First off, let me apologize for not blogging for a few weeks. Between the end of December and the middle of February we had four books scheduled for release, and working on these needed to take priority.
I often get asked by authors who query us how our books are doing. It’s a fair question; small presses do go out of business, even the more established small presses can have problems, and small presses in general do not have the same resources for things like marketing that the larger publishers have. So in this blog I would like to share some information about how our books are doing. Next week I’ll discuss some lessons we’ve learned from the past year.
- Hurricane, by Jenna-Lynne Duncan, has been selling on average 30-50 copies a month, with over 70 copies sold each of the first two months. I attribute this to the fact the author has been aggressively pursuing bloggers to review the book. Almost all of the reviews have been positive, suggesting that taking a chance on the manuscript was a good choice. Interestingly, over 60% of our sales for Hurricane have been the eBook (I will discuss this in next week’s blog).
- Tears for the Mountain, by Chris Rakunas, sold over 80 copies in its first two weeks and was briefly ranked #1 in the Social Policy category on Amazon. In addition, Chris and Dr. Schroering were recently interviewed about their trip to Haiti on WINK-TV.
- Our other two novels, which were released in November and December of 2011 (Dragon’s Teeth by Suzanne van Rooyen and Fugo by Elizabeth Young), have been averaging 10-20 copies sold a month, with sales of both starting to pick up. I expect both of these books to do well as we start getting the word out about them.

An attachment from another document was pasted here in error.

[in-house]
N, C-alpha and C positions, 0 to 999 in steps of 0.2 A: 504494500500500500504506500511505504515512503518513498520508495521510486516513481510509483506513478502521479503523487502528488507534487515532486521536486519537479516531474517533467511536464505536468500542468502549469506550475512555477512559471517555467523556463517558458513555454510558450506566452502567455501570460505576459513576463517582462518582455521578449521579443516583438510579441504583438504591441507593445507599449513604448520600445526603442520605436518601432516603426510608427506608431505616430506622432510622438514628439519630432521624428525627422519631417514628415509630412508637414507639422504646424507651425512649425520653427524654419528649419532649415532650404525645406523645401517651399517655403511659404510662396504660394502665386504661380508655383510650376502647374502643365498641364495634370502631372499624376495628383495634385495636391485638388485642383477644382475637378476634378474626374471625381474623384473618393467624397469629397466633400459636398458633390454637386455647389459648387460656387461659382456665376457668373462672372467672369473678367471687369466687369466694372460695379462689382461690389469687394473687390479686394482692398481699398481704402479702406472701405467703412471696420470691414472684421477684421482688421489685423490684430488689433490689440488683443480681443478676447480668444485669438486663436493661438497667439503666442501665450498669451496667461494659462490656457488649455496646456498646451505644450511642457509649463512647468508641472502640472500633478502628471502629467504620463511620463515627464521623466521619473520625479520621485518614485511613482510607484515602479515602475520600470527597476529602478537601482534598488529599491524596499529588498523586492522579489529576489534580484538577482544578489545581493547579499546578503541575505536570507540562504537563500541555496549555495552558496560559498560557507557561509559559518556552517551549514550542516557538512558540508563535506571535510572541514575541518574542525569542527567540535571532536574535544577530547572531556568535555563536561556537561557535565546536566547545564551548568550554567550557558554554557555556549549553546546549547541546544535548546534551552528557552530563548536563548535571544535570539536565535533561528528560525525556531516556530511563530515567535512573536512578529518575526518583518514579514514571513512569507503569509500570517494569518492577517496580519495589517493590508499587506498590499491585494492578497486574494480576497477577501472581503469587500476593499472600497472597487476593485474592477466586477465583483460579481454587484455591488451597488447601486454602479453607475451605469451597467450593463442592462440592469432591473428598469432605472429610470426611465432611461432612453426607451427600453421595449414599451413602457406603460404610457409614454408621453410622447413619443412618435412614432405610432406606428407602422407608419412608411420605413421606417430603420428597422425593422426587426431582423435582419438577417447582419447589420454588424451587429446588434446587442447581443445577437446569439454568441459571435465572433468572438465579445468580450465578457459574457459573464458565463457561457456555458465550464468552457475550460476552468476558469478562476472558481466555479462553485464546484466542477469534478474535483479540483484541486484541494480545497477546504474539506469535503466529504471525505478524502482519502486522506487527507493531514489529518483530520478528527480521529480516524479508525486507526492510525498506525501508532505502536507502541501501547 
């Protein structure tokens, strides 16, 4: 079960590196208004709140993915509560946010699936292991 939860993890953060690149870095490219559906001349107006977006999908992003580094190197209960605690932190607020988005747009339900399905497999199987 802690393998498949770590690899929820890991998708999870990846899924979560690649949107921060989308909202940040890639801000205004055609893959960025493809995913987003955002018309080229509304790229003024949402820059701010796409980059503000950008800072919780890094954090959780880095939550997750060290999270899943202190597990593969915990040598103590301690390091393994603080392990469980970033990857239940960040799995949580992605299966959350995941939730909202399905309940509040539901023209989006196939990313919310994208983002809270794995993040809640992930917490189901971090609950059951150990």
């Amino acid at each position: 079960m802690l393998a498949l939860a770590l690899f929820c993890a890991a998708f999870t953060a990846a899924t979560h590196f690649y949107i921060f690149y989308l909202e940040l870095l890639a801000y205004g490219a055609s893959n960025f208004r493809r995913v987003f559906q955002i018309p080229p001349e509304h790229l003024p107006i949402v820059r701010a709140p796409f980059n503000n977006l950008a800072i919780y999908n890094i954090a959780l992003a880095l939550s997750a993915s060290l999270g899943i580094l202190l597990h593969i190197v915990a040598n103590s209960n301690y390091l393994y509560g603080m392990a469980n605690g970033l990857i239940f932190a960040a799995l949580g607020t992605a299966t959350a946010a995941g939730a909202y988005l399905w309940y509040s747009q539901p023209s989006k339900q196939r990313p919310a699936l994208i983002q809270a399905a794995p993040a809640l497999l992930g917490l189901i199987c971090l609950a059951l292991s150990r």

- While our short story collections each only sell a few copies a month (with the exception of the release month), two of our three short story collections are profitable at this point. I think short stories are important, and one of my goals for this year is to find a way to publish them in a more cost-effective manner.
The Author’s Guild defines a successful book as one that sells 5,000 copies. So the question becomes how many books do we need to sell in a given time period for our books to be successful. The answer points to one of the advantages of selling books through online bookstores. For brick-and-mortar bookstores, your book is usually available only for a short time period (4-6 months) before it is replaced by other books. For online bookstores, depending on the publisher, your book can be available for the duration of your publishing contract. Assuming a 5-year contract, this means a book would need to sell 85 copies a month on average to be successful. I feel these sales levels are achievable for all of our books. That said, I do feel that a publisher being actively involved in marketing is important. Thus, one change we are making in the short term is to reduce the number of new titles we’re going to publish so that we can focus more of our efforts on marketing.